Thirty-five years ago, the first oil shock allowed Japanese car manufacturers to effectively enter the US market. Since then, Detroit has had difficulty coming up with a long term solution to compete against Japanese automakers. Their current pleas for federal aid would grossly waste taxpayer dollars in a time of economic turmoil. While their cash-strapped situations and predictions of total failure certainly were accelerated by the current economic crisis, a look at their history puts the matter into perspective. Detroit has a failed business model — the cost of which it hopes to pin on the American people.
All of the Big Three auto makers reported losses of several billion in the third quarter, with GM the worst off. However, no evidence suggests that we should expect much better from these companies. GM lost nearly $2 billion dollars in 2006 and a whopping $39 billion in 2007. These losses are a result of past mistakes. In 1993, well-known economist Michael Jensen reported a list of companies that had made the worst investments in the 1980s in his presidential address to the American Finance Association. Topping the list were Ford and General Motors. According to the report, the two companies burned through $110 billion in capital with no real strategy. Not only does this present an abuse of the money that GM and Ford had, it represents an abuse of limited American capital.
General Motors, in particular, has abused its capital to an even greater extent than documented by Mr. Jensen. Between 1998 and 2007, GM invested $310 billion into the company. With $128 billion of depreciation, this means that GM managed to squander $182 billion dollars with no real response to the Japanese auto industry. Their market capitalization was $46 billion at the end of 1998, but has dropped to practically negligible levels after eating up all of that cash. This sort of money could have, for the sake of perspective, been used to buy up all the shares of Honda, Toyota, Nissan, and Volkswagen instead of making unwise investments.
Indeed, the current proposal to inject $25 billion immediately into Detroit’s auto industry would do nothing other than keep these companies on life support. As about 5 percent of the free capital that Detroit has had at its disposal for the past several years, evidence suggests that US automakers would just burn through that amount of money and come back for more. Indeed, even with a larger bailout package organized, does throwing cash at these companies with fundamental flaws in their business model do anything but delay their inevitable demise?
Moreover, the idea that the government can reform Detroit by attaching strings to the money it lends out is not realistic. Innovation can come about in a company through fundamental changes in corporate culture and serious restructuring, not external mandates to produce “green” cars. For years, GM and Ford have lobbied against fuel-efficiency standards and hitched their wagons to gas guzzling Silverados and Hummers. Asking them to crank out fuel-efficient cars would be as effective as asking Philip Morris to come up with a cure for cancer. Any car that comes out of a coupling of Detroit and Washington will likely be unable to turn a profit and only deepen the hole in which auto manufacturers find themselves. In addition, GM has been poorly structured; the company has to deal with developing, manufacturing, and marketing eight different lines of vehicle to Toyota’s three. Government mandates will change none of this.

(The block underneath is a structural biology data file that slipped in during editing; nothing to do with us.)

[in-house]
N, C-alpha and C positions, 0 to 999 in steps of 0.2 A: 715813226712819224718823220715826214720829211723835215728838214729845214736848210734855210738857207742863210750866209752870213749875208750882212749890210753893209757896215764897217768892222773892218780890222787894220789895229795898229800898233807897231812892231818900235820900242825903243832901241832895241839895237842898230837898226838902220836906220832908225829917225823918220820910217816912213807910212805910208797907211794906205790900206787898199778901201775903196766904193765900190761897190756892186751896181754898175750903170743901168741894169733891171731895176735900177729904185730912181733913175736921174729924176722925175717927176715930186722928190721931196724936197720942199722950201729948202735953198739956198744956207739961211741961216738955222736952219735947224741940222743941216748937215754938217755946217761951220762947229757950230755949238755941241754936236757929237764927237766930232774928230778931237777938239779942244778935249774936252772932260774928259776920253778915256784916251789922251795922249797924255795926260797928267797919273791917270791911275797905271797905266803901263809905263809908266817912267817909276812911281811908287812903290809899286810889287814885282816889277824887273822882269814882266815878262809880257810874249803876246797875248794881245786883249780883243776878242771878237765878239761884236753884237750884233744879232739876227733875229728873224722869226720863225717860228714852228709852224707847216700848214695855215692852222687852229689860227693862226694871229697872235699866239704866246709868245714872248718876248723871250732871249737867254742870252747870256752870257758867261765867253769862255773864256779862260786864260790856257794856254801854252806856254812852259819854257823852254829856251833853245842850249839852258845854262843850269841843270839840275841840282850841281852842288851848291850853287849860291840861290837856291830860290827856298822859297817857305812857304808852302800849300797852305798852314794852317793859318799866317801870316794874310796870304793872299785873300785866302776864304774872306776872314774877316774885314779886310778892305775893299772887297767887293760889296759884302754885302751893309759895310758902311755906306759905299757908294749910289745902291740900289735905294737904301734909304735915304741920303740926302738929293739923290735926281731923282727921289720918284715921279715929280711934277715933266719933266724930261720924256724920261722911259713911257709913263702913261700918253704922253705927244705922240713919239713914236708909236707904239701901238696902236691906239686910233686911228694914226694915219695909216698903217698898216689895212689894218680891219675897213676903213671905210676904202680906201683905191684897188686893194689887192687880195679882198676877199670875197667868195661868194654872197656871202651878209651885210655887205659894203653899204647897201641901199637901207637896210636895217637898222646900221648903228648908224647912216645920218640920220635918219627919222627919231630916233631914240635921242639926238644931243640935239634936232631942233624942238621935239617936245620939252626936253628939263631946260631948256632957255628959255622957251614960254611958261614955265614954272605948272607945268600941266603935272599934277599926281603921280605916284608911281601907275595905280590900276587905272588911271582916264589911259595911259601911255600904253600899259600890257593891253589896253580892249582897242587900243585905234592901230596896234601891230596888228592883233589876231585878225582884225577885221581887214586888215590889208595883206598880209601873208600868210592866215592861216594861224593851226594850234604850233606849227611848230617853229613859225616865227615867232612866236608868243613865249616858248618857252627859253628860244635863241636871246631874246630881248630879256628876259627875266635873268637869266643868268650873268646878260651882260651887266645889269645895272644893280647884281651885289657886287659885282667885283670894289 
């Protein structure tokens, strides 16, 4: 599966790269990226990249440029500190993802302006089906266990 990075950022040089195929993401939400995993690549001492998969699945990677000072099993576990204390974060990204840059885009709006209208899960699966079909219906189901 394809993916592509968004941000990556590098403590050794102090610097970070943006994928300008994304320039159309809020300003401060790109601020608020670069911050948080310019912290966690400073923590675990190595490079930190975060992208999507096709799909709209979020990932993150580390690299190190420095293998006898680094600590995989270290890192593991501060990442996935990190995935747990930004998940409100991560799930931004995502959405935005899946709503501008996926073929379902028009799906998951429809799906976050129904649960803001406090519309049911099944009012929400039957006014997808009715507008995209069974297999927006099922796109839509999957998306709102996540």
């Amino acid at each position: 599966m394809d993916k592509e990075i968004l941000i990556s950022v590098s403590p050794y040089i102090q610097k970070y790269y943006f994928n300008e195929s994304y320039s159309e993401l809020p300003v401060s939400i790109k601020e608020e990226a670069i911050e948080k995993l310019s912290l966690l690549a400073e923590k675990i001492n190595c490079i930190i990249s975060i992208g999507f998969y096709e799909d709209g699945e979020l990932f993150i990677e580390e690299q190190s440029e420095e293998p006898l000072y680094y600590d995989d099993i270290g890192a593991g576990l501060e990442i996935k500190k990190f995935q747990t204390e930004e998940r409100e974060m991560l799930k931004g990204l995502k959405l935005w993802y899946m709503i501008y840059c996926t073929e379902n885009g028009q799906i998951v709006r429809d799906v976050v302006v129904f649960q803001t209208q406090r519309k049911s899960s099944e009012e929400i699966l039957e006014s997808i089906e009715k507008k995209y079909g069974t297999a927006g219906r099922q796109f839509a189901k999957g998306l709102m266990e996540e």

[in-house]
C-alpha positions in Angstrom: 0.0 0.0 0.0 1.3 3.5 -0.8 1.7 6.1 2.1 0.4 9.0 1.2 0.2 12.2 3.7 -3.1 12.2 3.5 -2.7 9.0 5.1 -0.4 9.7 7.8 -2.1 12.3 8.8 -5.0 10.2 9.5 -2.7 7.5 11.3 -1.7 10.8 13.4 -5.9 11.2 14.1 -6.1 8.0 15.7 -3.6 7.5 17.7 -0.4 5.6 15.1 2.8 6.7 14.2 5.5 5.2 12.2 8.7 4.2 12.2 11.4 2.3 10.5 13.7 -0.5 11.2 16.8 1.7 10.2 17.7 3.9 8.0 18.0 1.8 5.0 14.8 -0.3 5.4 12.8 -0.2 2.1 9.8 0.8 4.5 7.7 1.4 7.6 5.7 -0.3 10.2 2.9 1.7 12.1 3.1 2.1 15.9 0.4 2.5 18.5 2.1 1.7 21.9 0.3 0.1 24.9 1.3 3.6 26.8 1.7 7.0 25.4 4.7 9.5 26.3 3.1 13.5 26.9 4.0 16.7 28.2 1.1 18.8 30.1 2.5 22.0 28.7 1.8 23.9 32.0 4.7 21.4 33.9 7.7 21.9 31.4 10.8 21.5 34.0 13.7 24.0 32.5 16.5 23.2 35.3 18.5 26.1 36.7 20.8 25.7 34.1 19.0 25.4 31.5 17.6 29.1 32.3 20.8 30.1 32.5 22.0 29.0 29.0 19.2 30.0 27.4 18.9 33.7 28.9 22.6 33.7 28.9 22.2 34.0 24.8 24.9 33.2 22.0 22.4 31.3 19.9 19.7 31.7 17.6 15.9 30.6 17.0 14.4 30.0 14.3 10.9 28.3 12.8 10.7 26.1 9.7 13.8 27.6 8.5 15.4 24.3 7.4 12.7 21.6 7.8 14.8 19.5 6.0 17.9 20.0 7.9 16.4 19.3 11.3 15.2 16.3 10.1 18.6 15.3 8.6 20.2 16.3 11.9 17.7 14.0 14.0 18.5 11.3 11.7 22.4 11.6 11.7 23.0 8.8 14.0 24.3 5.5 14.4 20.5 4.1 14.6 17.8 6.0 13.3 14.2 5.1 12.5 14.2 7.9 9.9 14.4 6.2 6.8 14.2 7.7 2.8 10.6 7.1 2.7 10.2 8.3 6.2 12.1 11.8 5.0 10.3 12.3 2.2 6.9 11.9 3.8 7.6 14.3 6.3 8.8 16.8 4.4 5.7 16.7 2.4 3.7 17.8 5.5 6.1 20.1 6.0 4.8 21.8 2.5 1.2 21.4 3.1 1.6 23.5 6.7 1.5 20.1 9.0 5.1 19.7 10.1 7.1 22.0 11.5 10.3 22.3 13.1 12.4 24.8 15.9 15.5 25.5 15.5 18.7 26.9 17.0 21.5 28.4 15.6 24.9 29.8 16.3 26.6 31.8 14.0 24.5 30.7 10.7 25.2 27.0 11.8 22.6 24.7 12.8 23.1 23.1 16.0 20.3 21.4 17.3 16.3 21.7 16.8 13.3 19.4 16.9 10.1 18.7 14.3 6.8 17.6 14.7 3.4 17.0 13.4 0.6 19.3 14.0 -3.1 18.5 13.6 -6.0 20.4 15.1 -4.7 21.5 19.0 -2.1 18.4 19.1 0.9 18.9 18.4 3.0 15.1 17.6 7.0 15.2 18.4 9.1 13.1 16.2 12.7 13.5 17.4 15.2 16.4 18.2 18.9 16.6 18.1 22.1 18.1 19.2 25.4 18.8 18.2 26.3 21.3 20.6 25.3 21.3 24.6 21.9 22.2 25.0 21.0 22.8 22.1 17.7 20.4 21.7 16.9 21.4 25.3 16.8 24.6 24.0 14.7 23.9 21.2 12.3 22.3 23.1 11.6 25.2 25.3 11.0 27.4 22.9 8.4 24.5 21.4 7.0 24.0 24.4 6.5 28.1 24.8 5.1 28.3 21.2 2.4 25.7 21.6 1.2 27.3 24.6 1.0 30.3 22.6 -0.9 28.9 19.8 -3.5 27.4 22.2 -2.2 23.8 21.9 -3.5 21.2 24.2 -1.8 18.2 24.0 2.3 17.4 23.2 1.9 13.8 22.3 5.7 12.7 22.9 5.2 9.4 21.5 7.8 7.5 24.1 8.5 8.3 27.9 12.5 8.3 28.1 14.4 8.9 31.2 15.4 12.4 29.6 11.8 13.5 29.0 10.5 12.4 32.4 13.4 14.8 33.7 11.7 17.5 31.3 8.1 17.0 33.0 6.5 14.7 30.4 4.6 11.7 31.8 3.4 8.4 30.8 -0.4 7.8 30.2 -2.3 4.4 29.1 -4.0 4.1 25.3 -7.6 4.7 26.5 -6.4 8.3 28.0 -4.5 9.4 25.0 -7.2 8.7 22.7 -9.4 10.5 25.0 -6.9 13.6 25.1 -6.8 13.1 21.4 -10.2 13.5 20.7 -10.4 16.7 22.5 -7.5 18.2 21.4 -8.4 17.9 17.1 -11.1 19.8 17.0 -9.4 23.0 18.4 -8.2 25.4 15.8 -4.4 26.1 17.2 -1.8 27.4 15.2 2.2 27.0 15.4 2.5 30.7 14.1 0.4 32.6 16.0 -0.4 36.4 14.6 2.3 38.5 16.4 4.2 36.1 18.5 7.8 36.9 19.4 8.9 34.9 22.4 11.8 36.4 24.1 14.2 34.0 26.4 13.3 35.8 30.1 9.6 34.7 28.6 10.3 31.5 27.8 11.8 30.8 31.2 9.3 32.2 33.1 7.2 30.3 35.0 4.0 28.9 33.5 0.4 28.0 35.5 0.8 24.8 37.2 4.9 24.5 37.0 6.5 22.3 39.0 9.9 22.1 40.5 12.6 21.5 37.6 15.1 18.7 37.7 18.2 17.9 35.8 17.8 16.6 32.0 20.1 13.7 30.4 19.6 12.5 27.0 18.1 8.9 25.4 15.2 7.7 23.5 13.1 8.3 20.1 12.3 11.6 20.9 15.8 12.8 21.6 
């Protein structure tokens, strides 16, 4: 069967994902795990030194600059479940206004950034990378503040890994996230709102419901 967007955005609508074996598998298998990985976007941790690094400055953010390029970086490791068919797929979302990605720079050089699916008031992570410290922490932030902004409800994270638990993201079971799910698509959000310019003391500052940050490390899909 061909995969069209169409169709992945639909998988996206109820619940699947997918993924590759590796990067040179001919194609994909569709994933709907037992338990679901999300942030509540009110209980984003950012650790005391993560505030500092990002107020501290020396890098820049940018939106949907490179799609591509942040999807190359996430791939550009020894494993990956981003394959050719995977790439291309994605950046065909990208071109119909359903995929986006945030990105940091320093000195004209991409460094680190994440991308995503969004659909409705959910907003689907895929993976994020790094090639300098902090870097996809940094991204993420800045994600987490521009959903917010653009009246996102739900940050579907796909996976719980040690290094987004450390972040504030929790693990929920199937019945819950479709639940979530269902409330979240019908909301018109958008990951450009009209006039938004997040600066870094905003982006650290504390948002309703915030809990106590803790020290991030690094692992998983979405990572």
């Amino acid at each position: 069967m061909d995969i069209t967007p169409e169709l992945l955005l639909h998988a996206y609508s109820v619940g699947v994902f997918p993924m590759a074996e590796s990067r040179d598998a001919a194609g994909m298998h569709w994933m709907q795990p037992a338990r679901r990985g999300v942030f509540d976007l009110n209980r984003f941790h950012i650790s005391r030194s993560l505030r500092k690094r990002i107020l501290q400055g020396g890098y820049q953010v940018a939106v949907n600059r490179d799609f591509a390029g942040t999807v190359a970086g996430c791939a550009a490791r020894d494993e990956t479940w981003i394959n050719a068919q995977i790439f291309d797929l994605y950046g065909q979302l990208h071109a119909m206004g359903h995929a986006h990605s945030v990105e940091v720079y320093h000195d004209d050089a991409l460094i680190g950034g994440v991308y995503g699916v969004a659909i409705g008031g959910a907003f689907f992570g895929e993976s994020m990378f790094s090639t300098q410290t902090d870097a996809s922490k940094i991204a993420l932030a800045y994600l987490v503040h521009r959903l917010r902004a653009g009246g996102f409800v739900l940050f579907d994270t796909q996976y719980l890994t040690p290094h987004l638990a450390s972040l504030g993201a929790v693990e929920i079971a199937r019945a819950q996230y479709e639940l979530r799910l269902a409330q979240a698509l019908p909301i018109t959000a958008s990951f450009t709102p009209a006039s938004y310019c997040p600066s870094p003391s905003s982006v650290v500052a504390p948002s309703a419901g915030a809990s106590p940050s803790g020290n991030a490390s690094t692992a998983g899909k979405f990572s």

Of course, Detroit’s “legacy costs” always come up as an excuse for their inability to compete with Japanese auto makers. Undoubtedly, until Detroit can hire workers in a competitive labor market, it is certainly true that they will not be able to beat out foreign car companies. UAW union members receive benefits the likes of which are unheard of in the manufacturing industry, even in the United States. Their medical benefits involve no co-pays or deductibles. In fact, the UAW recently even lobbied for the rights of workers to smoke at the assembly line; such absurd ideas are unheard of at Toyota or Honda plants. While Detroit should be held accountable for not dealing with the UAW earlier, doling out money to the Big Three now will not make UAW problems disappear for the US auto industry.
Companies rise and fall all the time in a free market. Americans will need cars and if GM, Chrysler, or Ford collapses, a more efficient manufacturer will move in to fill the void. Already, foreign companies employ 113,000 workers in the United States to the Big Three’s 200,000, and many of the suppliers who rely on GM could turn to foreign companies for business. While GMAC needs to be dealt with separately, saving Detroit’s car manufacturers at this point seems arbitrary and financially unsound. Should TARP (Troubled Assets Relief Program) money next go to retailers like Circuit City and Starbucks? Washington cannot prop up every failed company, and companies should not expect to survive on government money. Let’s not force American citizens to tow Detroit’s auto industry along any longer.
Karan Sagar is a member of the Class of 2012.